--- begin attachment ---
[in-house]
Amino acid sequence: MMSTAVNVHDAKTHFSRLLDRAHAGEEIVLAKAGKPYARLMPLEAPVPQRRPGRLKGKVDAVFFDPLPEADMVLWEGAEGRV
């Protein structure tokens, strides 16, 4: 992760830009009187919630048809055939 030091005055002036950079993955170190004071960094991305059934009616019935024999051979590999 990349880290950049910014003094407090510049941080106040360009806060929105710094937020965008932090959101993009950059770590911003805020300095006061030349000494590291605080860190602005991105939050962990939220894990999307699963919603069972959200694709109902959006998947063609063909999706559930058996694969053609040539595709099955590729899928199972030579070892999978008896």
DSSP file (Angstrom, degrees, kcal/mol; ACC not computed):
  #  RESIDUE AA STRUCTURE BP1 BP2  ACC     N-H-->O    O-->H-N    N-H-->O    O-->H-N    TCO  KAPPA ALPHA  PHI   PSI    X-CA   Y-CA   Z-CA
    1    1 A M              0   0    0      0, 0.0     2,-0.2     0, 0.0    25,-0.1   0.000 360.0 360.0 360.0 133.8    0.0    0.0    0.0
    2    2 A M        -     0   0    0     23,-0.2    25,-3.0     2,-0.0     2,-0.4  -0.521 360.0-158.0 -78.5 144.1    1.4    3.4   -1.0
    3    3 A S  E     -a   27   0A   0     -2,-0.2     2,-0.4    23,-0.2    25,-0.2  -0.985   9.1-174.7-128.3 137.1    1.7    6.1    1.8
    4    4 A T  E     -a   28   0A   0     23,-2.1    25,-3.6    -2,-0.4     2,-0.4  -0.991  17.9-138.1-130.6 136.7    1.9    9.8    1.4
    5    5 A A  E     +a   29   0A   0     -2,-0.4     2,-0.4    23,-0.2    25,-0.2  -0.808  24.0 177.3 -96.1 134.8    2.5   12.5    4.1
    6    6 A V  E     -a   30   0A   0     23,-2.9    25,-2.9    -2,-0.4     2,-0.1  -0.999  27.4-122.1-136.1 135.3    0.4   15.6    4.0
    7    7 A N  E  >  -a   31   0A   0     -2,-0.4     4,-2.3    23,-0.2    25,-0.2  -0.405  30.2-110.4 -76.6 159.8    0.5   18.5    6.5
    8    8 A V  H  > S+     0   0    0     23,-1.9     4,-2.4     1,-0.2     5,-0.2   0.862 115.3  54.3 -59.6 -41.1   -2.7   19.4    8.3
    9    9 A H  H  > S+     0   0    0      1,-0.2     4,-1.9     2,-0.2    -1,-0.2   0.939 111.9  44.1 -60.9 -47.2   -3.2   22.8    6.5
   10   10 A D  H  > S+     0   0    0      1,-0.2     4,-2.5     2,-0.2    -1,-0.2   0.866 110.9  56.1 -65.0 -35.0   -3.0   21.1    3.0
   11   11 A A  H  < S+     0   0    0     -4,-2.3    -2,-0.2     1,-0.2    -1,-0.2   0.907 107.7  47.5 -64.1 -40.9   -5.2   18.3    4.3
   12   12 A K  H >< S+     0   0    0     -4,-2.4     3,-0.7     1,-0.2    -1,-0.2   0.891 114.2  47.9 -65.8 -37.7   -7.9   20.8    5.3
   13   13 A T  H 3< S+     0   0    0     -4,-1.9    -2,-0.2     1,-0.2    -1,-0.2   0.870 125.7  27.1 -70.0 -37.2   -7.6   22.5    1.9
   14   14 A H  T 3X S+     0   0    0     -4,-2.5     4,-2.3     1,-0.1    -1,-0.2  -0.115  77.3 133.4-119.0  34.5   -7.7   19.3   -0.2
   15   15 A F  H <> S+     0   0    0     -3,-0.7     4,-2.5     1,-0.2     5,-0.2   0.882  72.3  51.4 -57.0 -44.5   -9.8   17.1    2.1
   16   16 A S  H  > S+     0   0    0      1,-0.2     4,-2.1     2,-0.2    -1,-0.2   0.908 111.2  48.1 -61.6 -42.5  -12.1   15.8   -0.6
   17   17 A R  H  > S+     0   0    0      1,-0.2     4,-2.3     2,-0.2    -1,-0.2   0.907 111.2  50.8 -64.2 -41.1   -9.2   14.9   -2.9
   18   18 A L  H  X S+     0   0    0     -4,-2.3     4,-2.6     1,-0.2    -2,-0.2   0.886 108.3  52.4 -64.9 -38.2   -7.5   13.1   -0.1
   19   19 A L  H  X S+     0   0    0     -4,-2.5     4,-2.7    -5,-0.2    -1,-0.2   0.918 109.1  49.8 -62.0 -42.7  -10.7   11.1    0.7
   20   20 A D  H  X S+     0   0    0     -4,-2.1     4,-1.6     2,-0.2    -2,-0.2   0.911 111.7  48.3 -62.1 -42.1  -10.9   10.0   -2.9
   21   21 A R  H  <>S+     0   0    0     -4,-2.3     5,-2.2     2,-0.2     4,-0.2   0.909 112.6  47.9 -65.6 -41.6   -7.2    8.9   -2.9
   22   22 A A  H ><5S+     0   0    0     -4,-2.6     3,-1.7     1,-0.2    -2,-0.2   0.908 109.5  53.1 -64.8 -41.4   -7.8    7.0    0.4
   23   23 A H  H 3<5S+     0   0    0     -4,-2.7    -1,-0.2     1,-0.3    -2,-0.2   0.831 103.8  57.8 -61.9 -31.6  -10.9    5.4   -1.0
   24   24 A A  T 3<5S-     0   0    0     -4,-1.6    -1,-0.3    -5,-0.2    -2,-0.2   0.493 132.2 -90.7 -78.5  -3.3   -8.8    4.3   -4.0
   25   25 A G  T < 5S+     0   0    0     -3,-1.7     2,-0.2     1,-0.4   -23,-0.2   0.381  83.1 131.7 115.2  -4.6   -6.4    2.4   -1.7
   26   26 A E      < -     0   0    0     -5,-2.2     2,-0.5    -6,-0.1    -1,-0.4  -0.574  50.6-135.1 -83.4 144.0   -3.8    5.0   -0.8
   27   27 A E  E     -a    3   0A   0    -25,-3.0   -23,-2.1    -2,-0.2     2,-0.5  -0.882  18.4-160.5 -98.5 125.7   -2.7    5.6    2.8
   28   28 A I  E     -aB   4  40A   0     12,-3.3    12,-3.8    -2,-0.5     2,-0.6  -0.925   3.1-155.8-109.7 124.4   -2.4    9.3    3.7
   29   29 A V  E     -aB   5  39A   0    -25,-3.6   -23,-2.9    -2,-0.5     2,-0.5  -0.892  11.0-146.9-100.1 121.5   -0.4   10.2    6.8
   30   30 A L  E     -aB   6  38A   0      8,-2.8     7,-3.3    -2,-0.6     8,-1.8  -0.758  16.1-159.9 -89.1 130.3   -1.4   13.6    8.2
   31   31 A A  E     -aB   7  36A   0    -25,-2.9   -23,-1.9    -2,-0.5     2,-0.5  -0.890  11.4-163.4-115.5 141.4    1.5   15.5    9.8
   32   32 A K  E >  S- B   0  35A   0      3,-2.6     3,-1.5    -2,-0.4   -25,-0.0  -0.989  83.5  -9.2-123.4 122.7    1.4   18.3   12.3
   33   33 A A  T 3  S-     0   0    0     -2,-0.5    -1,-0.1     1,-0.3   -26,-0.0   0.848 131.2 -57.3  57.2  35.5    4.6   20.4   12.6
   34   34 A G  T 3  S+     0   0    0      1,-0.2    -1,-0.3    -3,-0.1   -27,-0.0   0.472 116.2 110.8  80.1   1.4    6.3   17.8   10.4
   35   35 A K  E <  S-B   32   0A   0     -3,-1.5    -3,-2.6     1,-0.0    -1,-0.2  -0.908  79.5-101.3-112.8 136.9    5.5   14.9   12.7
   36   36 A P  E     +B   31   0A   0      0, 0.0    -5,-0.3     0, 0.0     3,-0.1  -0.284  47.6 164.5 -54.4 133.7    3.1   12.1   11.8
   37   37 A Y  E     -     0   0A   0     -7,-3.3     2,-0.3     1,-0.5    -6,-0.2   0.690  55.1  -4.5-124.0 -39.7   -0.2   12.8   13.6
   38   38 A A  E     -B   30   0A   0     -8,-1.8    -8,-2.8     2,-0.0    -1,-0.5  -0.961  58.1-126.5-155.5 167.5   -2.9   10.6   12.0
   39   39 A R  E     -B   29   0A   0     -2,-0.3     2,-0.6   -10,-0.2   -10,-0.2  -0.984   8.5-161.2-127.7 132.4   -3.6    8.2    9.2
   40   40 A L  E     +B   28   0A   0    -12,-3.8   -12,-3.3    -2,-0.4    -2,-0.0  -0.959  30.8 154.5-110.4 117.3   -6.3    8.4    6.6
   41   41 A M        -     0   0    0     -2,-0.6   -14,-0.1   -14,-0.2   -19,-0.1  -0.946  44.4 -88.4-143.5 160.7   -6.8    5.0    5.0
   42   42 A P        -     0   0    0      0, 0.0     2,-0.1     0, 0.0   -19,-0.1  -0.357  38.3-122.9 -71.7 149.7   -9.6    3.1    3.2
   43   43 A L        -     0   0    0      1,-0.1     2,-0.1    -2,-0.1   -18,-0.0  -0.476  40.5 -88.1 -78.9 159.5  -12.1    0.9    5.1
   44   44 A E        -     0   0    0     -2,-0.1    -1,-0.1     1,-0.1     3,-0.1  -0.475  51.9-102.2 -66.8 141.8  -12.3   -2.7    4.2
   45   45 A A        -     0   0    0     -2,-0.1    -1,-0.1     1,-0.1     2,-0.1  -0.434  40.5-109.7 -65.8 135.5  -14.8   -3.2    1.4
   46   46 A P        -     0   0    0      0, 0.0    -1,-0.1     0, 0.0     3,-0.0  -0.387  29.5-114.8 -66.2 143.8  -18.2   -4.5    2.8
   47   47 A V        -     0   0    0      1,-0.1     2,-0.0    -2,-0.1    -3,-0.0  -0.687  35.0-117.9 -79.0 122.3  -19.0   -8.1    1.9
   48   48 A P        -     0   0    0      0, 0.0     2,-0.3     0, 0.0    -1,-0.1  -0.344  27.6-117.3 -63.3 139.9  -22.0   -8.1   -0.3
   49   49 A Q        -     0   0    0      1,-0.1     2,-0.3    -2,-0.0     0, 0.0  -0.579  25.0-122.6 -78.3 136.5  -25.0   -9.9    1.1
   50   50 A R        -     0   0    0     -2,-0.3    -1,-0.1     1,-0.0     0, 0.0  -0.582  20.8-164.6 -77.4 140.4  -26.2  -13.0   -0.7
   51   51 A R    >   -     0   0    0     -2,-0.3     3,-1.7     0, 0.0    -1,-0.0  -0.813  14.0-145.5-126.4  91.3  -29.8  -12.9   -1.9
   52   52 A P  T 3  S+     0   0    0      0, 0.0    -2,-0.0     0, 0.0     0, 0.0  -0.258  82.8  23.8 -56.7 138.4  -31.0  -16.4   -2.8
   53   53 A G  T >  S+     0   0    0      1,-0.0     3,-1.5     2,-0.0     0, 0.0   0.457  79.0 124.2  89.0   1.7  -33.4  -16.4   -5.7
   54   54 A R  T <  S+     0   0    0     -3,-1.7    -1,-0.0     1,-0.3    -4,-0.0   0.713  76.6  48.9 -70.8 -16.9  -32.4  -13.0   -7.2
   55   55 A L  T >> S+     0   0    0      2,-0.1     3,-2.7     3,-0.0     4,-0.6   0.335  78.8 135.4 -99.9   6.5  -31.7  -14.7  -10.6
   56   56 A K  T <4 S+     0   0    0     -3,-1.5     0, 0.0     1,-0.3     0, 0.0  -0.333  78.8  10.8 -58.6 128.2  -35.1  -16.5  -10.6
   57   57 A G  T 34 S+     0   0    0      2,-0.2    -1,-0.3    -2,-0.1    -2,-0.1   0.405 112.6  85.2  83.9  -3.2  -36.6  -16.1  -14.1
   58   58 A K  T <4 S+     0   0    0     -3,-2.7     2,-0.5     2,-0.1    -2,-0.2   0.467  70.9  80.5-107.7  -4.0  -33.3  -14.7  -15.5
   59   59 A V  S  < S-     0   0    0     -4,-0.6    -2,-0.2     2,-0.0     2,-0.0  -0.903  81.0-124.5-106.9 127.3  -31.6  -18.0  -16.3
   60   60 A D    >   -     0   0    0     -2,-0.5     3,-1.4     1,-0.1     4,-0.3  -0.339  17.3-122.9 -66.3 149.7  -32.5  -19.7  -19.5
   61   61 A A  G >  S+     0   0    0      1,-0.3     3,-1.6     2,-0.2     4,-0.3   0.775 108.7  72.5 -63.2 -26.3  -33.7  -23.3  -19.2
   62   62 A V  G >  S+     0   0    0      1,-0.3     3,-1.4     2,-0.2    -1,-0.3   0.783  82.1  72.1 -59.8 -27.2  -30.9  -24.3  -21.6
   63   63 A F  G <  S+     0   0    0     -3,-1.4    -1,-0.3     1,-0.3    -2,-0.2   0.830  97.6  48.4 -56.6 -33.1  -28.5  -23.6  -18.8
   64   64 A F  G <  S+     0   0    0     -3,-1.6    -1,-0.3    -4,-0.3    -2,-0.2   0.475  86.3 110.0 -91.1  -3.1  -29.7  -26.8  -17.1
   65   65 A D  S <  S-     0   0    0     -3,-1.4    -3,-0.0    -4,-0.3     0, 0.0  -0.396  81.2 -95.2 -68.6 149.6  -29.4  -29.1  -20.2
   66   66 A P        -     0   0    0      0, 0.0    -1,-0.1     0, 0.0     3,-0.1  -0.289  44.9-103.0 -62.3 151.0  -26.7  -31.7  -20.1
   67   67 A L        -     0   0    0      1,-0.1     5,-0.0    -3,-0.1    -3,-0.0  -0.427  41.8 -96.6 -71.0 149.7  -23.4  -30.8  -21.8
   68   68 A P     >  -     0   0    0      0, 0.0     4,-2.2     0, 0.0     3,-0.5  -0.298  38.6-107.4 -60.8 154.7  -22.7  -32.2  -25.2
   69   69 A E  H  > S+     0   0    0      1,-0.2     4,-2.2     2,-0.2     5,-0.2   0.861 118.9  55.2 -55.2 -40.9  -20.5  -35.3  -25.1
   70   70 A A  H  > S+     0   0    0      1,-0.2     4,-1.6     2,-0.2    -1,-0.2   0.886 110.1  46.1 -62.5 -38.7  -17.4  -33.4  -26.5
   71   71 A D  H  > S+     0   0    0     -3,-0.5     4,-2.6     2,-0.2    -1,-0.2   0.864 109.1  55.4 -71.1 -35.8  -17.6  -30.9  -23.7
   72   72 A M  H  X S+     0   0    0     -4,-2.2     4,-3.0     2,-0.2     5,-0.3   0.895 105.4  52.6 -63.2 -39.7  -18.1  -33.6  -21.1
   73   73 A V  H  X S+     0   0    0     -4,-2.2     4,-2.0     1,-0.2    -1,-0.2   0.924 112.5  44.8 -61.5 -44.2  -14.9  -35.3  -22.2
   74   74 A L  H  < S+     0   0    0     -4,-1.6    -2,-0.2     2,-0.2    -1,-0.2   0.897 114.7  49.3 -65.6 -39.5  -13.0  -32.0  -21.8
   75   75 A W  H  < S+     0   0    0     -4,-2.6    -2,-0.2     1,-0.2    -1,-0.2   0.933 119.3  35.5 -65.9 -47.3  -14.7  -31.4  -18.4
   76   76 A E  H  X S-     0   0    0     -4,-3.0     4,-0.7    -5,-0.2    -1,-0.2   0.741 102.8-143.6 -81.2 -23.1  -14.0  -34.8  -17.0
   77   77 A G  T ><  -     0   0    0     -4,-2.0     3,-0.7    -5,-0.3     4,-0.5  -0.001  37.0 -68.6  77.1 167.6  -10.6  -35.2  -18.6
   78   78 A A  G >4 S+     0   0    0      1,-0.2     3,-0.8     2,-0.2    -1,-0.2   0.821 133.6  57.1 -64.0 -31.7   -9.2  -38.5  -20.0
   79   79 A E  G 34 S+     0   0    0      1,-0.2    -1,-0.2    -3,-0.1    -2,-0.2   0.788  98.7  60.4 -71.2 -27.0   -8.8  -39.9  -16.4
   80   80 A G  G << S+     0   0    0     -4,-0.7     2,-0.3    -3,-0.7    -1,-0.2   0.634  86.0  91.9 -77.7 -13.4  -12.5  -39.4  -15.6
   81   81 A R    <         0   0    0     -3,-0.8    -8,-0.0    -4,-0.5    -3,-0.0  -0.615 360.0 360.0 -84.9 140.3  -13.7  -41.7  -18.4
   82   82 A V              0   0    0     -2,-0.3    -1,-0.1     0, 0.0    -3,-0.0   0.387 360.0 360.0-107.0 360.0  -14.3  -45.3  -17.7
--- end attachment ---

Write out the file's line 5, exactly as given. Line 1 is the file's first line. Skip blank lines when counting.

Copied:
  #  RESIDUE AA STRUCTURE BP1 BP2  ACC     N-H-->O    O-->H-N    N-H-->O    O-->H-N    TCO  KAPPA ALPHA  PHI   PSI    X-CA   Y-CA   Z-CA